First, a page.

Researchers Develop ‘Smart Plants ‘To Detect Radon and Mold
A research published in iScience reported development of bioengineered plants to detect molds and radon
Radon is a radioactive gas that moves up through the ground to the air above and into the house through cracks and other holes in the foundation. Abundantly found in homes all over the U.S, it is generated from the natural breakdown of uranium in soil, rock, and water and gets into the air. Breathing radon for a long period of time can lead to lung cancer as the gas in the air breaks down into tiny radioactive elements. These elements lodge in the lining of the lungs and the radiation damages lung cells and eventually lead to lung cancer. Molds on the other hand can cause nasal stuffiness, throat irritation, and coughing or wheezing, eye irritation along with skin irritation.
A research inspired by smoke detectors and smart home monitors published in iScience on July 19, 2018 reports development of bioengineered succulents to detect radon and molds in the house. The genetically engineered houseplants alert homeowners about the presence of harmful chemicals, mold and other kinds of fungi. Moreover, the report suggested that the findings can help in development of houseplants that respond to other threats such as radon and airborne pathogens.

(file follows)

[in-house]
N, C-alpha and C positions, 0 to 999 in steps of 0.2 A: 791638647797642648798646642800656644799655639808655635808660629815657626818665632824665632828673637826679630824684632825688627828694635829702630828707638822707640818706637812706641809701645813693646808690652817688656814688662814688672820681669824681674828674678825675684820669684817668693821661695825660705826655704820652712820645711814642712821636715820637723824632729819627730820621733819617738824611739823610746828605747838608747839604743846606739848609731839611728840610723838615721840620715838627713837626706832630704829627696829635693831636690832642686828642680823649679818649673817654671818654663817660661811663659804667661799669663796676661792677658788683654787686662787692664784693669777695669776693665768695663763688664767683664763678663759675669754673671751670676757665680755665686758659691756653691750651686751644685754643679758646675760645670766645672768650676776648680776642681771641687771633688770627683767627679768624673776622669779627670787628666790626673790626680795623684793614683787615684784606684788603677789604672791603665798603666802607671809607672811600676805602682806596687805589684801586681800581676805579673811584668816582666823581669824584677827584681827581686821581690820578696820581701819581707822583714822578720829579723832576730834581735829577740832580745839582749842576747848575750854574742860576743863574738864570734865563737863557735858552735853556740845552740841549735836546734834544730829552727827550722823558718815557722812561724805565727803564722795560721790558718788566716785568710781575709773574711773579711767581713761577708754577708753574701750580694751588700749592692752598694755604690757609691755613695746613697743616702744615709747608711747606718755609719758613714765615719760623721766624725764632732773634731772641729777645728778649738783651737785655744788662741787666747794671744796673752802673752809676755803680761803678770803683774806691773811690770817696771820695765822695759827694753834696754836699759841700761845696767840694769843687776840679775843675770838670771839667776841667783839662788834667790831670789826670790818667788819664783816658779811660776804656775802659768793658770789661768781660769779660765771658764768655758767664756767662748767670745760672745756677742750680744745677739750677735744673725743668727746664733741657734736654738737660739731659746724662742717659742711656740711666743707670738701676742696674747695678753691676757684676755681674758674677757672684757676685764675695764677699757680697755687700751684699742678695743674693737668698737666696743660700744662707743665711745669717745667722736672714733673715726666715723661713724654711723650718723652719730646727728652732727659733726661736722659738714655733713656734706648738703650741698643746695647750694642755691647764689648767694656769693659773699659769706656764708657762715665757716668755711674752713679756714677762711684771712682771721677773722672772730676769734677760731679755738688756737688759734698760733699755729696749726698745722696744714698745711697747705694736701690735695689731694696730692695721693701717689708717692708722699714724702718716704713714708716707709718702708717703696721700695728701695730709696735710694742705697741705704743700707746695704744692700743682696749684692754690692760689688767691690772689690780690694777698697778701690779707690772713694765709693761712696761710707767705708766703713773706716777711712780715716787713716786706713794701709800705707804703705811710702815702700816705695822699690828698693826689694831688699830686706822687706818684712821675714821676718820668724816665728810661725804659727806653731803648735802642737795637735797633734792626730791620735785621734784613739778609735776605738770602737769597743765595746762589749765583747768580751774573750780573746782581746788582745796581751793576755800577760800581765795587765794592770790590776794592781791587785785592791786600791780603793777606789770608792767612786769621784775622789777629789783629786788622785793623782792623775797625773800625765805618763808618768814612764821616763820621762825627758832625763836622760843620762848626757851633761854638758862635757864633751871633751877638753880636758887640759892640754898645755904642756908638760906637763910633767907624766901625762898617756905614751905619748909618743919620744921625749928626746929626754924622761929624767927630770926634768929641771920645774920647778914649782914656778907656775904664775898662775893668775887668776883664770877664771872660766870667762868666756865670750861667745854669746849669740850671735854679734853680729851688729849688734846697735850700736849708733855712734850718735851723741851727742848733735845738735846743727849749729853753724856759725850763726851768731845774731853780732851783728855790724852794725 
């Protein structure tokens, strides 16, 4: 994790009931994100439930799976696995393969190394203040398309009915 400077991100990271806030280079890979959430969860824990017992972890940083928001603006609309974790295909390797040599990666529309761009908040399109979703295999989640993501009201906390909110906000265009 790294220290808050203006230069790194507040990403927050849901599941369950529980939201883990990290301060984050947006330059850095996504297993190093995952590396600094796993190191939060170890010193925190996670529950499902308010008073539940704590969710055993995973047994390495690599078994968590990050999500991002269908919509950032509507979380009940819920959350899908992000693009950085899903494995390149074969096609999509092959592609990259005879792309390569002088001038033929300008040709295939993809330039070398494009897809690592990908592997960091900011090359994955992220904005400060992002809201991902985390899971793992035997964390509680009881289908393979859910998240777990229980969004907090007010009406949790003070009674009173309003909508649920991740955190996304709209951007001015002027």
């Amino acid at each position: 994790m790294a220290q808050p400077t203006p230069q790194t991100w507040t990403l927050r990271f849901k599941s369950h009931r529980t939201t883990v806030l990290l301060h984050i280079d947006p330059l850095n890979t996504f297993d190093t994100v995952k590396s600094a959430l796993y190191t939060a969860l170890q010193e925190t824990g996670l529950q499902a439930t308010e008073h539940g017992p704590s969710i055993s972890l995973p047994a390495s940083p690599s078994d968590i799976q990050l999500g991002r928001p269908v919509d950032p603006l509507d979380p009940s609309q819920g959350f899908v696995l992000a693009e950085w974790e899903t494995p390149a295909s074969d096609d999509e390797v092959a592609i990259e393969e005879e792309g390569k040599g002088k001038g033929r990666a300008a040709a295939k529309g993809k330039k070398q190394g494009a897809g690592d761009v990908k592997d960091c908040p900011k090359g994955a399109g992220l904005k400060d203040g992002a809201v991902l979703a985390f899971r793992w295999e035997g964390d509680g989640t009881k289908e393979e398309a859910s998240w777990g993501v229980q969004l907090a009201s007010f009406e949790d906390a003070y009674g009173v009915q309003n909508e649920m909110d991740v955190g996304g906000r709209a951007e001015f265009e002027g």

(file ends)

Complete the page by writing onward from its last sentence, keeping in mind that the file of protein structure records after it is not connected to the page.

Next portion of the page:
The researchers modified tobacco plants (Nicotiana tabacum) to produce excessive amounts of orange fluorescent protein when they encountered disease-causing bacteria. The tobacco plant contains genome that react to volatile organic compounds that are harmful airborne chemicals. Synthetic chemicals that promote the plant DNA to increase the genome reaction by 10 times were injected in the plant. The cells reacted to the presence of bacteria, by pumping out the orange fluorescent protein. Farmers simply need to wear light-filtering goggles to detect the signal and determine whether the plants glowed orange under a green light. The report suggested that the approach can be used in household pants to detect toxic mold growth and airborne viruses.
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